Franklin wreck floats eco­nomic op­por­tu­nity

Gjoa Haven, small town close to sites of Ere­bus and Ter­ror, makes plans to seize in­ter­est

Toronto Star - - NEWS - BOB WE­BER THE CANA­DIAN PRESS

GJOA HAVEN, NU­NAVUT— It’s cool and cloudy as Don Ses­sions, wear­ing a toque and a good, solid jacket, hops off an in­flat­able boat that has fer­ried him from his cruise ship to shore.

The wel­com­ing fa­cil­i­ties in Gjoa Haven, Nu­navut, are rus­tic — a stretch of peb­bly beach marked off with yel­low po­lice tape. Ses­sions and his fel­low tourists will walk up a dusty dirt trail into town to stroll its dusty dirt roads. He’s hav­ing a ball. “I’m lov­ing the trip,” says Ses­sions, a self-de­scribed Franklin Ex­pe­di­tion nut who has trav­elled from St. Louis to visit the Arc­tic ham­let near the site of Sir John Franklin’s ship­wrecks. “When you were a kid, this is what you dreamed about, if you dreamed about the North.”

That’s mu­sic to Bob Cheetham’s ears. “It’s go­ing to be huge,” says Cheetham, Gjoa Haven’s eco­nomic devel­op­ment of­fi­cer. “There’s a lot of in­ter­est on the cruise ships now.”

Ses­sions’ ship, the 166-pas­sen­ger French-flagged Le Bo­real, is one of six that will stop in Gjoa Haven dur­ing this year’s six-week sea­son — two more ships than last year.

Ad­ven­tur­ous sailors are also com­ing. Gjoa (pro­nounced “Joe”) Haven’s pretty lit­tle bay had four yachts moored there at one point in Au­gust.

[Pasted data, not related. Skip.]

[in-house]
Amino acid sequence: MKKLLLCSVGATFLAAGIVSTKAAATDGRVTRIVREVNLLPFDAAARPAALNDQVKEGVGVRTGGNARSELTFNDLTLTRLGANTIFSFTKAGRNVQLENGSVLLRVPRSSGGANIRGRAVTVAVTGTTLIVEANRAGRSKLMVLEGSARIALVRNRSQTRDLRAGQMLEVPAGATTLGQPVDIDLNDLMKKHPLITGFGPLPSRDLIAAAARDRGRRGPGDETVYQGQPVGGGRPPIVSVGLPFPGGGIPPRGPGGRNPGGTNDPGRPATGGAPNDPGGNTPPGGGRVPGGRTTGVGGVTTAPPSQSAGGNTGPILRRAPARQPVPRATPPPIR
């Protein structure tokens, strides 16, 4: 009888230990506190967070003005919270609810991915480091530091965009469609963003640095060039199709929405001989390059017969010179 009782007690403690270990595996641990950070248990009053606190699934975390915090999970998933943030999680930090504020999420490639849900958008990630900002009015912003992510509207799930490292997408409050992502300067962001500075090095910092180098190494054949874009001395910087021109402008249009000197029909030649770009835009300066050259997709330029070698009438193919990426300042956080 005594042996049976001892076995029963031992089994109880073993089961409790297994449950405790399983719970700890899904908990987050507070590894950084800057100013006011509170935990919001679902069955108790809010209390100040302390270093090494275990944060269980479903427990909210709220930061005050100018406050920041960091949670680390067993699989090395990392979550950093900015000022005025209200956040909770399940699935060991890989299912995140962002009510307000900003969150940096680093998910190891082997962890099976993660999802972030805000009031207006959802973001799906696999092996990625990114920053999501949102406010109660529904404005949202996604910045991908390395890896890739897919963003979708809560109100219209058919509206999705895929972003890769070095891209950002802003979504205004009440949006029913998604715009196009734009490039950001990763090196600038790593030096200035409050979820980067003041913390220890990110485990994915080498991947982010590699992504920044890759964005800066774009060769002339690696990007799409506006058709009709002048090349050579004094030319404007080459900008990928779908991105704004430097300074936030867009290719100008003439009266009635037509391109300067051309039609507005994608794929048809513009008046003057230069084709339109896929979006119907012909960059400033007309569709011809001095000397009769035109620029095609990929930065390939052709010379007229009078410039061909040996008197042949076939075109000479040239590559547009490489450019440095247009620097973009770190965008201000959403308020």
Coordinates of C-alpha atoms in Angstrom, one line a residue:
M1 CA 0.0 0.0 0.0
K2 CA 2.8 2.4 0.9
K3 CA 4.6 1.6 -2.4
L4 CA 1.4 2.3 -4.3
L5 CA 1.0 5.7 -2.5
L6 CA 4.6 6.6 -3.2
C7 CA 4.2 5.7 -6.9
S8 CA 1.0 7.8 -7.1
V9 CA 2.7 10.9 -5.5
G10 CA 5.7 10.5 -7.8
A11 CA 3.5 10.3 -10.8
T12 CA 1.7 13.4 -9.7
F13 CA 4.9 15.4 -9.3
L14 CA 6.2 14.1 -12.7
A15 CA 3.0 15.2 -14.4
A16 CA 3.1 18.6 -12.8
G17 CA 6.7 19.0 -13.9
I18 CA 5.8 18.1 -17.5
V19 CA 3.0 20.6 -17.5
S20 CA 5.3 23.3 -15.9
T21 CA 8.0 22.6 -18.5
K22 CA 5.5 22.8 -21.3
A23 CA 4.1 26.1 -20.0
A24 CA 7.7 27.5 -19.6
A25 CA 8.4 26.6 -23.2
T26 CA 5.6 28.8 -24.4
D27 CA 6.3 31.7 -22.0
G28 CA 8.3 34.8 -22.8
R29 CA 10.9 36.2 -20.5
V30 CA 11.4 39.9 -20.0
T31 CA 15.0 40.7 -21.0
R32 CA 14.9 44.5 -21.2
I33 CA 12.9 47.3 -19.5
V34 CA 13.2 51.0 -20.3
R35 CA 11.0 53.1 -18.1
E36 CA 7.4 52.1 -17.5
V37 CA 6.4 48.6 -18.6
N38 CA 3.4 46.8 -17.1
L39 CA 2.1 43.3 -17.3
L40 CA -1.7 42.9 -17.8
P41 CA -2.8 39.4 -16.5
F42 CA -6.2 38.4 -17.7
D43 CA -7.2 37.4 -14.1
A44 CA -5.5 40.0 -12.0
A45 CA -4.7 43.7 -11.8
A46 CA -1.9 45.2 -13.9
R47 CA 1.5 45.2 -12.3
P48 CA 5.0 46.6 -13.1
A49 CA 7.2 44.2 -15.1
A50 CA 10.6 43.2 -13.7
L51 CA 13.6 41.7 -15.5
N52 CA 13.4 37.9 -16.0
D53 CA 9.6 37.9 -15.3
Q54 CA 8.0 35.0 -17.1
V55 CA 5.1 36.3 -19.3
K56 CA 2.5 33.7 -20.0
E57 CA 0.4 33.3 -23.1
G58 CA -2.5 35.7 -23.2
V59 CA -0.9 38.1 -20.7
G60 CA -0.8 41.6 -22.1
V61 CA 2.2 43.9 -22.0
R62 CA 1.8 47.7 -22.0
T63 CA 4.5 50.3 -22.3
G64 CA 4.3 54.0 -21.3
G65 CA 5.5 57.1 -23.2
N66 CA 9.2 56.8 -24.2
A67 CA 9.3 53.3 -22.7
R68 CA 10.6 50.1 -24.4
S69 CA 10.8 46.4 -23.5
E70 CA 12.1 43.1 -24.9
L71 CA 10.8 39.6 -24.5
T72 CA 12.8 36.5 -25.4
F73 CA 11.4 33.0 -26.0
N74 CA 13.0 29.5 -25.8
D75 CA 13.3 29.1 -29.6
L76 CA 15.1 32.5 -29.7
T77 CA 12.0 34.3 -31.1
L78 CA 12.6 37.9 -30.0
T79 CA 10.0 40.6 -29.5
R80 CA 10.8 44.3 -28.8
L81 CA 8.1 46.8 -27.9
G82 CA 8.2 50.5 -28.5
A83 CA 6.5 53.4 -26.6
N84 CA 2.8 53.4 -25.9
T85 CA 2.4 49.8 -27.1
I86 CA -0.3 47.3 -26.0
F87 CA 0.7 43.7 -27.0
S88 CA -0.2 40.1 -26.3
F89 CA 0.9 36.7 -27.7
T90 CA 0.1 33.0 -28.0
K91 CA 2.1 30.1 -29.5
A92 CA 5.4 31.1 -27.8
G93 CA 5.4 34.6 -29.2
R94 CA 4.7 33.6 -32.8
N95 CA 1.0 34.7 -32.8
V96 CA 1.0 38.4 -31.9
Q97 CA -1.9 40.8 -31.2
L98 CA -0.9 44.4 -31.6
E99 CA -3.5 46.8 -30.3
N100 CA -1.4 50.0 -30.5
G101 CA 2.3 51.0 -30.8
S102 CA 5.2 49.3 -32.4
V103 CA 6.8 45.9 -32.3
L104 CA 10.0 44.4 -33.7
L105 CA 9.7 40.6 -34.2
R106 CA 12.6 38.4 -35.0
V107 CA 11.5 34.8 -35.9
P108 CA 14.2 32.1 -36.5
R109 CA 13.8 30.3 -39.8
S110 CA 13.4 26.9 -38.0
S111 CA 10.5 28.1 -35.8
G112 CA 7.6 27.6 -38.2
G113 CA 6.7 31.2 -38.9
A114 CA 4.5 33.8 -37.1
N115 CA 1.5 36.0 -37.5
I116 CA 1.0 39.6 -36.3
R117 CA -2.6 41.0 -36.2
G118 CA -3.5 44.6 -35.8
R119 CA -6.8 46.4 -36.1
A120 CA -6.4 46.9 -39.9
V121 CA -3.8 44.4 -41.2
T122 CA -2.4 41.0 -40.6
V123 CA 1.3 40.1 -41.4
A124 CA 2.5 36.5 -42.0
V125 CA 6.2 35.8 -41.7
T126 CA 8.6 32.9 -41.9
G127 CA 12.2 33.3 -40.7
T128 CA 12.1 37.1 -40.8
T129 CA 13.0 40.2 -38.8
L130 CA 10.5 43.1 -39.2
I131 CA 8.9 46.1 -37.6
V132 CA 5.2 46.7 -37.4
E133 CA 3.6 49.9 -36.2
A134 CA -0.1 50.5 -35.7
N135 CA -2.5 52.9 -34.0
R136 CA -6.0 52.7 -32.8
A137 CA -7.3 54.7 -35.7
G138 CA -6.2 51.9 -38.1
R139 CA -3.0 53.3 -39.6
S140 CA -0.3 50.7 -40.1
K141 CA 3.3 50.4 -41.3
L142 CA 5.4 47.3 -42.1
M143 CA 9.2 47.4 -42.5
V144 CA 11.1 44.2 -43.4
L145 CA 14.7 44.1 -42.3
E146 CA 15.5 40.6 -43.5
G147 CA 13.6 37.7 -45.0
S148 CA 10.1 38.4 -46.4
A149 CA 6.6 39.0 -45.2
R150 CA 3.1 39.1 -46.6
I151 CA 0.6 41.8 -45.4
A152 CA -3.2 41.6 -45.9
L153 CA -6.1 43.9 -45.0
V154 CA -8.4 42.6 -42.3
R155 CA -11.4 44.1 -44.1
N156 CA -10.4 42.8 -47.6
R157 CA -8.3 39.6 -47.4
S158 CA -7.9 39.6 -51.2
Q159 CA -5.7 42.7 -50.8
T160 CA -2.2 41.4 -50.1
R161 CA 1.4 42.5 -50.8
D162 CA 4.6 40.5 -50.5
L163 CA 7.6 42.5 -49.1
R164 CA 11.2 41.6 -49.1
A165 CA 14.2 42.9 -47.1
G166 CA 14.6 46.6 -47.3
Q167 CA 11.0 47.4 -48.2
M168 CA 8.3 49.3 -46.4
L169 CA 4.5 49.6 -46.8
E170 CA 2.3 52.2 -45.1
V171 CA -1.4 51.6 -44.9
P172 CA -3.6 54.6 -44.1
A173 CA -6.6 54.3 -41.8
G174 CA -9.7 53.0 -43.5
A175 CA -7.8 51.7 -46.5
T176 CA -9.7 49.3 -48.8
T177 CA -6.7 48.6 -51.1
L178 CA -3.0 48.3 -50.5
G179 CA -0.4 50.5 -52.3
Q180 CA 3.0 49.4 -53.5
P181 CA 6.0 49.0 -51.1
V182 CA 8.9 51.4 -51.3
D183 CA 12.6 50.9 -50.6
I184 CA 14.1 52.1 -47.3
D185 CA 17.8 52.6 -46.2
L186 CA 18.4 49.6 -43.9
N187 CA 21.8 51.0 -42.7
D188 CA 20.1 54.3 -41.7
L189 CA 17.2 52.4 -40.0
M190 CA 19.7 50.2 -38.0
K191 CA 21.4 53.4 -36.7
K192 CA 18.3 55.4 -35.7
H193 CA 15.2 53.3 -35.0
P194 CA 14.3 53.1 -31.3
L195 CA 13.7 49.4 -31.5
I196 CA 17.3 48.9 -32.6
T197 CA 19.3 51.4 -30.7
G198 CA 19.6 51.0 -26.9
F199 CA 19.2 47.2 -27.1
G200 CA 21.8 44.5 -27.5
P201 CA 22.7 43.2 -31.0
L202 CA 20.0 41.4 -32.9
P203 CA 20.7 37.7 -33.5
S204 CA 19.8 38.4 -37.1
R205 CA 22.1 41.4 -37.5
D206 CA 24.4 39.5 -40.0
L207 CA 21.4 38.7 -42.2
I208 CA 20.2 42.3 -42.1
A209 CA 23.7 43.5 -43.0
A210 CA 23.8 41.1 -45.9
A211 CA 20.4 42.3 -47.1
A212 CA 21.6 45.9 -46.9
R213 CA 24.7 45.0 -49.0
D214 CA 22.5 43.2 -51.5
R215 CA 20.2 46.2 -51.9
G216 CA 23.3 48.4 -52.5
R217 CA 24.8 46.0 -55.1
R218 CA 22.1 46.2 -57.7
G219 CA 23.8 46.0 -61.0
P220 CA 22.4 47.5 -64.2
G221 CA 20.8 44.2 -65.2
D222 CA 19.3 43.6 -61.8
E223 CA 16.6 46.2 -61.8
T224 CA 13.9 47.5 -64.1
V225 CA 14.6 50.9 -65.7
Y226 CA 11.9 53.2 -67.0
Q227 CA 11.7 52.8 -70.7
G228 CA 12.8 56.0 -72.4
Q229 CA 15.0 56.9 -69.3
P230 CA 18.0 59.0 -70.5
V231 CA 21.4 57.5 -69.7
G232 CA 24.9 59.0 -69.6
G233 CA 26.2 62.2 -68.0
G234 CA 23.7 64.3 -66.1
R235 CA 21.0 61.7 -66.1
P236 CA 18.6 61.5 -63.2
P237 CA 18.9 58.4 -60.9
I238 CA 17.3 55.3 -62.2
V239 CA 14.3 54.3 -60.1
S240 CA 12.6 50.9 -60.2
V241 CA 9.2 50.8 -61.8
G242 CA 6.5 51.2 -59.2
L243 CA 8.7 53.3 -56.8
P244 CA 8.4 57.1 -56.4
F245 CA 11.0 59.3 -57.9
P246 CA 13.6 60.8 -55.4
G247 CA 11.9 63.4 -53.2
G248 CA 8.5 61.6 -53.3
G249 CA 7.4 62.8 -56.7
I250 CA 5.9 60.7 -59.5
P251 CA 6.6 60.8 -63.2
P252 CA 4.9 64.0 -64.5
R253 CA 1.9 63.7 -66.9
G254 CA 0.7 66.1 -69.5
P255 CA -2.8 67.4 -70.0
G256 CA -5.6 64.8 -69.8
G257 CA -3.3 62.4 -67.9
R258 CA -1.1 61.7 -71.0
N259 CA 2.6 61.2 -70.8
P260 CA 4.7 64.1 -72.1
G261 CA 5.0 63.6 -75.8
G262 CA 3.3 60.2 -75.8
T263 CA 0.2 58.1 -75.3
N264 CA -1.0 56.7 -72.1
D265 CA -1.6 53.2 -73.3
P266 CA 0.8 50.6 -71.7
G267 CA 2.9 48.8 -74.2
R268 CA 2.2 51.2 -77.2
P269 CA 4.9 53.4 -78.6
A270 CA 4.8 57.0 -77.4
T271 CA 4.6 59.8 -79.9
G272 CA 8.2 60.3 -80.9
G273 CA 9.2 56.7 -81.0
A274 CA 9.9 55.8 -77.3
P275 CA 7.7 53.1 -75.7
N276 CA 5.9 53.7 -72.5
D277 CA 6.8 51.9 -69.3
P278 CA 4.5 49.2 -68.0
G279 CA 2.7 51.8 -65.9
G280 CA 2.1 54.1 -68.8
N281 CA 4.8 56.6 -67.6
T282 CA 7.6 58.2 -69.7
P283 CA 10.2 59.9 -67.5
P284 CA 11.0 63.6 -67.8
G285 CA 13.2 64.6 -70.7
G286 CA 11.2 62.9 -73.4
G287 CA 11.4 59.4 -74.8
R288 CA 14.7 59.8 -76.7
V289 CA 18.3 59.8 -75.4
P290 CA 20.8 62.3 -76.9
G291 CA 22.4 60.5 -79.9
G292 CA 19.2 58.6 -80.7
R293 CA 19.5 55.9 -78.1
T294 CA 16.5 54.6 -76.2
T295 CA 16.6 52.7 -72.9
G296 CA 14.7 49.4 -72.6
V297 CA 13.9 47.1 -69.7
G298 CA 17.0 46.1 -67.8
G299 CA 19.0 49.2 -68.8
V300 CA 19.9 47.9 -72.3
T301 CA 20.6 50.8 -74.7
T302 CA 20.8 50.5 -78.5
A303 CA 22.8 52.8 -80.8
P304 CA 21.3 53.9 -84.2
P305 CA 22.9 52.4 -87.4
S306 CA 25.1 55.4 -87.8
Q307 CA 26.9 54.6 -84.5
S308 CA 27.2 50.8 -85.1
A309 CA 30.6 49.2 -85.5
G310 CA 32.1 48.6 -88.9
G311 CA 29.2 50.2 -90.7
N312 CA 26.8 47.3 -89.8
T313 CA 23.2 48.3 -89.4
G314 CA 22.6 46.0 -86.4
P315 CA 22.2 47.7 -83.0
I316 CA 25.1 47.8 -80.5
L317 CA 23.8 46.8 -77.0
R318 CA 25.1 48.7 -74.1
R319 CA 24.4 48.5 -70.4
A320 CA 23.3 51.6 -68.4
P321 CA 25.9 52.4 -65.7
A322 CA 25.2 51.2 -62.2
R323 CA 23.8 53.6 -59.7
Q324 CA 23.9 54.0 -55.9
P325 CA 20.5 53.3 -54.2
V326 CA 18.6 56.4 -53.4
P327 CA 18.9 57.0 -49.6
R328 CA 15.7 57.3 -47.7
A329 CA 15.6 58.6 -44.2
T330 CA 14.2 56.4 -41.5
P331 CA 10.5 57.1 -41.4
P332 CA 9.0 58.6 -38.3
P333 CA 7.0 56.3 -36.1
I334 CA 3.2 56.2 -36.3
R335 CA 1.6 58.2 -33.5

“They’re buy­ing gro­ceries. They’re buy­ing sup­plies. They’re buy­ing fuel. They’re vis­it­ing our her­itage fa­cil­ity here where a lot of the carvers have their stuff on ex­hibit and for sale,” Cheetham says.

Franklin’s ships Ere­bus and Ter­ror set out from Eng­land in 1845 with 129 men to search for the North­west Pas­sage, but they never re­turned.

Gjoa is uniquely placed to take ad­van­tage of the dis­cov­ery of the ships. It’s the clos­est com­mu­nity to where both the Ere­bus and the Ter­ror fi­nally went down.

It’s an eco­nomic op­por­tu­nity in a place that doesn’t have many of them and the com­mu­nity is mak­ing big plans to cap­i­tal­ize.

The first Umiyaq­tutt (Inuk­ti­tut for “ship­wreck”) Fes­ti­val — two weeks of danc­ing, com­mu­nity feasts and lec­tures from Parks Canada and In- uit ex­perts — be­gan Sept. 2.

Then there’s an ex­pan­sion of the lo­cal Nat­ti­lik Her­itage Cen­tre to in­clude Franklin dis­plays, ex­pected to take a large share of the nearly $17 mil­lion bud­geted by Ottawa in 2016 for con­ser­va­tion, re­search and pre­sen­ta­tion of the ar­ti­facts.

Cheetham says new fa­cil­i­ties for Gjoa’s highly re­garded carvers and tours to the Ere­bus site are also in the works. “It’s huge rel­a­tive to what we had in the past and it’s grow­ing.”

Gjoa Haven is re­mote and ex­pen­sive to visit. It of­fers lit­tle in the way of ameni­ties — restau­rants, for ex­am­ple. But be­cause it’s so small, even a lit­tle eco­nomic ac­tiv­ity can go a long way.

“Baby steps here,” Cheetham says. “We’re in the early stages of mar­ket­ing and pro­mo­tion.”

JA­SON FRANSON/THE CANA­DIAN PRESS

Gjoa Haven, Nu­navut, is per­fectly po­si­tioned to cash in on the grow­ing num­ber of vis­i­tors to the ship­wreck sites.

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